Athletes Overthinking? Questioning? What do we do coaches?
Coaches would love their players to be great thinkers in the game. However, we are discovering so many players overthinking their decisions and paralyzed in thought. What’s the end product? This type of paralysis by analysis leads to a variety of uncoordinated movements usually too slow to make the play or to trust their skillset in the moment it's needed.
When this happens without the right guidance and mentorship in place, we can see the emotional roller coaster coming leading to a decrease in confidence we might have seen before. The negative downward spiral of emotional play takes them right out of the game mentally and then coaches pull the player out on the bench physically losing trust in them to perform. This makes the mental recovery process more difficult.
Recently an athlete shared with me: “my coach and I are getting along in our one on ones and they seem to support me but in front of the team all they do is call me names or call me out when I mess up.” It takes the focus away from the game and what they are working on when the coach calls them out in that way. They went onto say, ”I haven’t had unconscious and free play in a really long time. All I want to do is get away when I’m at practice.” Now there is a lack of quality motivation.
We may also see a player too deep in comparison mode with teammates hoping for playing time but not able to find enough opportunity to fail and learn. Sometimes they think it’s not fair or I’m not a favorite. With a lack of psychological safety in the team environment, athletes lose their confidence and motivation to persevere and trust the skills they have developed. It sure can be a difficult process to develop enough challenge and constructive feedback in the team to push players at the right level. How do we meet them where they are at? How do we provide the right balance of support and direction so that the inner critic is met with enough compassion?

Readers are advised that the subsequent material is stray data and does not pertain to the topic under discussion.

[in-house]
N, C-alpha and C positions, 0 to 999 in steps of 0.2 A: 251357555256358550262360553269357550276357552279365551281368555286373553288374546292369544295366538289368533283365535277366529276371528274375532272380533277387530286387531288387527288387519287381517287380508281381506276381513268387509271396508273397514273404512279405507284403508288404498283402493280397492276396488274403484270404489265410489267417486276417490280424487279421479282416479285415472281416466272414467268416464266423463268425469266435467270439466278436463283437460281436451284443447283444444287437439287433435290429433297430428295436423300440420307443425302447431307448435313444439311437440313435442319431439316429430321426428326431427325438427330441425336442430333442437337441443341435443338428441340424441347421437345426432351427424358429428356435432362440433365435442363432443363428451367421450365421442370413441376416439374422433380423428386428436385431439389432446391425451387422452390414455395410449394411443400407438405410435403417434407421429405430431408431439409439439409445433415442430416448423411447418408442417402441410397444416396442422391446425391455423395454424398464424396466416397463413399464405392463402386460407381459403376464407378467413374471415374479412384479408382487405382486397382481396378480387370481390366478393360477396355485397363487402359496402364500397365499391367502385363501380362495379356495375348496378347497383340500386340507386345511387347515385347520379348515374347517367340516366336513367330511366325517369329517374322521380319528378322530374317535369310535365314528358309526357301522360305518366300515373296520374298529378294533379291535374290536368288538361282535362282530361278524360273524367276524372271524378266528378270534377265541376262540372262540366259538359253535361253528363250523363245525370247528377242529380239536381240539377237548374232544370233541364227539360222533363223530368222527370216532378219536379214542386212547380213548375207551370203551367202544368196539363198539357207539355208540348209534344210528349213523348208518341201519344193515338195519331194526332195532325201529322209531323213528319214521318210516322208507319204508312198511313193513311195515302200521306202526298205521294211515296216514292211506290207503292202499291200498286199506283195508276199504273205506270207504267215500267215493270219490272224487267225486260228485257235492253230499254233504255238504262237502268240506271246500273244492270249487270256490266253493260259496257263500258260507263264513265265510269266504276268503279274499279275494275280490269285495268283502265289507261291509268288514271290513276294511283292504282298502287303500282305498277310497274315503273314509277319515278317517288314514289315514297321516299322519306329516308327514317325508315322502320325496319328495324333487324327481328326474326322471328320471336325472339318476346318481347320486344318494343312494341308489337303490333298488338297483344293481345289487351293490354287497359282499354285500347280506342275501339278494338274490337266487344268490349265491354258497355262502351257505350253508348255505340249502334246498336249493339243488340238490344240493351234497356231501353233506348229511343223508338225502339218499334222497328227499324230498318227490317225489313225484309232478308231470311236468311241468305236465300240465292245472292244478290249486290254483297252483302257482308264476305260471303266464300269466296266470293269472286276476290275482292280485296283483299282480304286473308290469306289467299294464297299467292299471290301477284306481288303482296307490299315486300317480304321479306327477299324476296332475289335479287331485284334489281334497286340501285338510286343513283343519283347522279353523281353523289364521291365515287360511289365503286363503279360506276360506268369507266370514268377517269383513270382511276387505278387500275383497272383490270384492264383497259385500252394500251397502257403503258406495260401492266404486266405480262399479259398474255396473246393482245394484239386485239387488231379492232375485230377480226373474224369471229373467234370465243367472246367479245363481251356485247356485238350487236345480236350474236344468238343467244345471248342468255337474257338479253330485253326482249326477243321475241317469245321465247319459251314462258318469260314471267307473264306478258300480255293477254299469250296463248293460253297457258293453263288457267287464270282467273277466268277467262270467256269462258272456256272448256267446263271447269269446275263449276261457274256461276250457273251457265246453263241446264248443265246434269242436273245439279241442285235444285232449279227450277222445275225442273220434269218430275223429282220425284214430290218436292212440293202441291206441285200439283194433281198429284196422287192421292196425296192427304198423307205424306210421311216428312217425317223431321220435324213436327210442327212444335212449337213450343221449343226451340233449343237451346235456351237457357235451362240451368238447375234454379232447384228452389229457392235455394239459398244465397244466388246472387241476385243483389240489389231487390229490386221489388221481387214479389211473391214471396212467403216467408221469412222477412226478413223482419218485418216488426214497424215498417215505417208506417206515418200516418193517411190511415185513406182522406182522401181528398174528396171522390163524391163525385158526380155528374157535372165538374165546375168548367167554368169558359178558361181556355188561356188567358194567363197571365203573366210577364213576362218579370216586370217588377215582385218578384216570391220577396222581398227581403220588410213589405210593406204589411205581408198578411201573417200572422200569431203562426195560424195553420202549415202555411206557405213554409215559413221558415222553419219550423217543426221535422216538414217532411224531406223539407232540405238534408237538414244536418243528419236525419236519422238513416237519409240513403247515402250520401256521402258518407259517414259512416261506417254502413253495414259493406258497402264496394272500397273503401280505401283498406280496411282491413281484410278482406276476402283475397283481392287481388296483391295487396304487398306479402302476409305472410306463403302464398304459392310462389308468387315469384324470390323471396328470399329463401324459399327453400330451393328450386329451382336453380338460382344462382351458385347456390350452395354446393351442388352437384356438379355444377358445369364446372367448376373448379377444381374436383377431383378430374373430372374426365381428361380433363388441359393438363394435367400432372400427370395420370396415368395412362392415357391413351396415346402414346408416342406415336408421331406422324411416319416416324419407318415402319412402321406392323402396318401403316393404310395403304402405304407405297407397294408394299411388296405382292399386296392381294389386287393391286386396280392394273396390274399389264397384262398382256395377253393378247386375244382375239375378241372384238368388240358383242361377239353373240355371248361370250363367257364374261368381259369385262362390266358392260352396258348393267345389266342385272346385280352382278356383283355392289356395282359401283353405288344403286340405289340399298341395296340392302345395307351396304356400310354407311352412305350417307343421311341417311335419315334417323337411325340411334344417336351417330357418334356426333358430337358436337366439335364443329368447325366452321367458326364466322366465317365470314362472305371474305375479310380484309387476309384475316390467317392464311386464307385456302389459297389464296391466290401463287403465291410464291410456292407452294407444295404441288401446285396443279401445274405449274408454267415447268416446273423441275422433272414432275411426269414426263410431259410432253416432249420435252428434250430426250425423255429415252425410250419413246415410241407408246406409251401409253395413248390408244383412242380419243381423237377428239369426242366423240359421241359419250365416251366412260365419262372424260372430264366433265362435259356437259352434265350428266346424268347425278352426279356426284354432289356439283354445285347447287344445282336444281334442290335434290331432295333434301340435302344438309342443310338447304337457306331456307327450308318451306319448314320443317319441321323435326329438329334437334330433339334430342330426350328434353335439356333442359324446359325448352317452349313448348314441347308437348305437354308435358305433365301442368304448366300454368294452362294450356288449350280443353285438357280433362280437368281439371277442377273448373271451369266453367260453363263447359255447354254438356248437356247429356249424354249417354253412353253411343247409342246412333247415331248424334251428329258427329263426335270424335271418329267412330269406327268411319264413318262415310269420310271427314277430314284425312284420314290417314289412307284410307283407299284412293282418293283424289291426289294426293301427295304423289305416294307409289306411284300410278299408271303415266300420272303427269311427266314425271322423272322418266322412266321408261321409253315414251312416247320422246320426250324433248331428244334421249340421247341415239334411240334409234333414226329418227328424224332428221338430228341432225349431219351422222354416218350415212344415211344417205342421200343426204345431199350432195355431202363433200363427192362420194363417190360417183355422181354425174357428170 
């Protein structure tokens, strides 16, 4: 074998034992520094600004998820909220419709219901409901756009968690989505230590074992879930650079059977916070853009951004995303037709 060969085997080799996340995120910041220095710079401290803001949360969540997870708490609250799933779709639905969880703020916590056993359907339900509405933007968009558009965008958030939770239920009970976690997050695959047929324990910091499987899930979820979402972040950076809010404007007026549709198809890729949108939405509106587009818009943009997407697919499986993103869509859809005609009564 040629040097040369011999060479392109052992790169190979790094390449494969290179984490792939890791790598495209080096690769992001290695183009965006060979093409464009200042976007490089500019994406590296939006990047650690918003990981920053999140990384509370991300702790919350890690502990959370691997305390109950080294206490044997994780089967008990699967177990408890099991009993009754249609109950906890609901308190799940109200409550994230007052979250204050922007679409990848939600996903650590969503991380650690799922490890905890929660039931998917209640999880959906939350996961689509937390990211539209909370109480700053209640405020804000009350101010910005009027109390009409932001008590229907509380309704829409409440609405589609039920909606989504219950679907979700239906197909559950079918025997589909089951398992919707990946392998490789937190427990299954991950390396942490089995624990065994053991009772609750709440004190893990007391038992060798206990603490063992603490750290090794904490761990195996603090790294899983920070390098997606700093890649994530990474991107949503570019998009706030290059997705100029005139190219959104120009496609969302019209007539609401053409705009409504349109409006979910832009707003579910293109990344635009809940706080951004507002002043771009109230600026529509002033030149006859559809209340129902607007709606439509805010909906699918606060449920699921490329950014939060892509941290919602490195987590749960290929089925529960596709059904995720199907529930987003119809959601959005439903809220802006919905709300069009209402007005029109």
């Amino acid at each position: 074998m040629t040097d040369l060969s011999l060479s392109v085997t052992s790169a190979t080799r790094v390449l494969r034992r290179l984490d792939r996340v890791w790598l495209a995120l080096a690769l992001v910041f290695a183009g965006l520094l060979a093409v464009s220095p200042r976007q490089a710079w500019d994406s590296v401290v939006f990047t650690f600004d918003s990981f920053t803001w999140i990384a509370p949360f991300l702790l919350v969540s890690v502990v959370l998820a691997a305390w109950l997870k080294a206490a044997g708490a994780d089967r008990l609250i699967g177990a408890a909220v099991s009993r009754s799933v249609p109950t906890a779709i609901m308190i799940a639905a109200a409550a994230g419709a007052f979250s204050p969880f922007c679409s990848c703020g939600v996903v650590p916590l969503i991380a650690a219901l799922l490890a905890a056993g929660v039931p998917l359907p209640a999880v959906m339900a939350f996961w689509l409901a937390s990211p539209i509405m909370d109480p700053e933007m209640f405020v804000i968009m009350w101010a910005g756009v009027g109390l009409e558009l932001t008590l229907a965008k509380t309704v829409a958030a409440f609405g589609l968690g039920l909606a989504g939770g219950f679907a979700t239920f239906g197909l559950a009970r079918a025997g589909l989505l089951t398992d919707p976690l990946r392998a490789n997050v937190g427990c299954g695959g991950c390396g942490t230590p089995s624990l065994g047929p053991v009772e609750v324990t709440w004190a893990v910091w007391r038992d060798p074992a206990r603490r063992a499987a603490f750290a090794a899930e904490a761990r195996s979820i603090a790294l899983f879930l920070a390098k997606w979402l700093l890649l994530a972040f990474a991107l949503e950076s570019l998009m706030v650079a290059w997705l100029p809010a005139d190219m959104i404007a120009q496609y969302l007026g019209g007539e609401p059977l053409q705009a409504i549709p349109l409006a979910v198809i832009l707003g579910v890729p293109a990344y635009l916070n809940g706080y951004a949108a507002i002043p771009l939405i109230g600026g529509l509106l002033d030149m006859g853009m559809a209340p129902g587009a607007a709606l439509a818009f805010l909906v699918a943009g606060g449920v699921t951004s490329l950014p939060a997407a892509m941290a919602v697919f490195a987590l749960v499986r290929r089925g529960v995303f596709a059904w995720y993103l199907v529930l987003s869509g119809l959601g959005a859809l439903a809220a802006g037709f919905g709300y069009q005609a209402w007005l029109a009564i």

We have heard of great examples of player coaches and how relationships are developed through the working alliance coaches and athletes have. Both parties have the responsibility to meet in the middle and develop an understanding through trust, respect, and rapport. The challenge, I have seen, is to maintain consistency throughout the season. Emotional regulation for the coach as real-time results come up has become very important to maintain a role-model of a teacher coach. Culture and goal-setting conversations occur in the pre-season but they disappear throughout the season. Athletes need to also understand coaches are human with challenges outside of practice but the professionalism of a coach needs to be brought forward. While there aren’t easy solutions there are clear processes to work as both sides, coach and player, are performers in their roles. A performer who builds quality motivation and confidence as skills while regulating their emotional and nervous energy finds consistency in growth of their skills over time.